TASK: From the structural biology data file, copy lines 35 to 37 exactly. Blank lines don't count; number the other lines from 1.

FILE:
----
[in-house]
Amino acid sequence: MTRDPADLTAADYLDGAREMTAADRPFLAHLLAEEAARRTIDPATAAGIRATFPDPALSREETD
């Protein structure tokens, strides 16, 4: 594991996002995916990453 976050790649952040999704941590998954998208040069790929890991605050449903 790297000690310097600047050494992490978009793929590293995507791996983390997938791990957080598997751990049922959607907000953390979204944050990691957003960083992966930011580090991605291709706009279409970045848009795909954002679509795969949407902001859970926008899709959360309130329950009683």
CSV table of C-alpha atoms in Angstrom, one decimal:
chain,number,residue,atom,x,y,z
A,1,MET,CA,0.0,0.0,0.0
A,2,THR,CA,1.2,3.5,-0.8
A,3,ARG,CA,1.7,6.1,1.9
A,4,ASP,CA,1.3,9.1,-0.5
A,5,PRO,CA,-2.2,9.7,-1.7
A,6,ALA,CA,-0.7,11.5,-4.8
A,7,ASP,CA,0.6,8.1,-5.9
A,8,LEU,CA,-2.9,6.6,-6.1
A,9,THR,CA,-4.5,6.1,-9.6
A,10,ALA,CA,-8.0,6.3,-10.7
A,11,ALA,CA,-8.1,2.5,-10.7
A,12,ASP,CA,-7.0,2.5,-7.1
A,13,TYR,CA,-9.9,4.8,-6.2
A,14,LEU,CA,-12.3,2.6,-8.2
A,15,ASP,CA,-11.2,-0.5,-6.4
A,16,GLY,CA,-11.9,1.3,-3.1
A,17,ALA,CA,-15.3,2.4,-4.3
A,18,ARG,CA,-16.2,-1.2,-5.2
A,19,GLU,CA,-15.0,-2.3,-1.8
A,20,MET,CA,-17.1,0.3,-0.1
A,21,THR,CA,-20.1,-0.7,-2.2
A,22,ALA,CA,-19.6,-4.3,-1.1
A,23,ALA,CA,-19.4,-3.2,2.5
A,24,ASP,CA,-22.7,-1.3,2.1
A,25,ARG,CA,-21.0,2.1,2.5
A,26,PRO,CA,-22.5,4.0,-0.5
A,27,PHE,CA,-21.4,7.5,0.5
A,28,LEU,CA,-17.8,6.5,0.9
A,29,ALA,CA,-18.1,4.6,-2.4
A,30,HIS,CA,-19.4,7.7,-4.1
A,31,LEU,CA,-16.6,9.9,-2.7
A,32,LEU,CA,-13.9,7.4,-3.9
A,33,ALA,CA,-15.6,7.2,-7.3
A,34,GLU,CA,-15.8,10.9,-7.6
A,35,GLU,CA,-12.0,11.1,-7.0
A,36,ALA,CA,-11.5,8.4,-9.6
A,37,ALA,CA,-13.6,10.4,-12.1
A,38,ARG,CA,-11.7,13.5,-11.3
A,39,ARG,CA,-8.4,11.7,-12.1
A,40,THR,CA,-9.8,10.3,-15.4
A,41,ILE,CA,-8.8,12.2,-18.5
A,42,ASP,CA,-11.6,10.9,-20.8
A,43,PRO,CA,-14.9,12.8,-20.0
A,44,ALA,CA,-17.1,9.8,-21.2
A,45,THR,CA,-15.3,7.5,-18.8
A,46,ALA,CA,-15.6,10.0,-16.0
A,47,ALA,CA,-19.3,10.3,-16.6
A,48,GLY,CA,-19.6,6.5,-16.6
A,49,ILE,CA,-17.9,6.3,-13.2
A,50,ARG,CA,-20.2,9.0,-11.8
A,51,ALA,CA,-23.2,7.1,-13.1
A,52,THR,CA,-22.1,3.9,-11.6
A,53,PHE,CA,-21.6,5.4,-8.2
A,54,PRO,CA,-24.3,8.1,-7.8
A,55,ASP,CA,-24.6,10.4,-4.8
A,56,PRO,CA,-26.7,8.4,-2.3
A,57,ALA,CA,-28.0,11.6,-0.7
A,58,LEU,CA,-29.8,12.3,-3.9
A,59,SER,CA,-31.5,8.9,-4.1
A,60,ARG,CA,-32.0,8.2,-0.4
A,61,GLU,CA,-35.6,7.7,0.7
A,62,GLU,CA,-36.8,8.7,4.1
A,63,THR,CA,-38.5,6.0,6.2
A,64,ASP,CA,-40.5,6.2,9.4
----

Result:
A,30,HIS,CA,-19.4,7.7,-4.1
A,31,LEU,CA,-16.6,9.9,-2.7
A,32,LEU,CA,-13.9,7.4,-3.9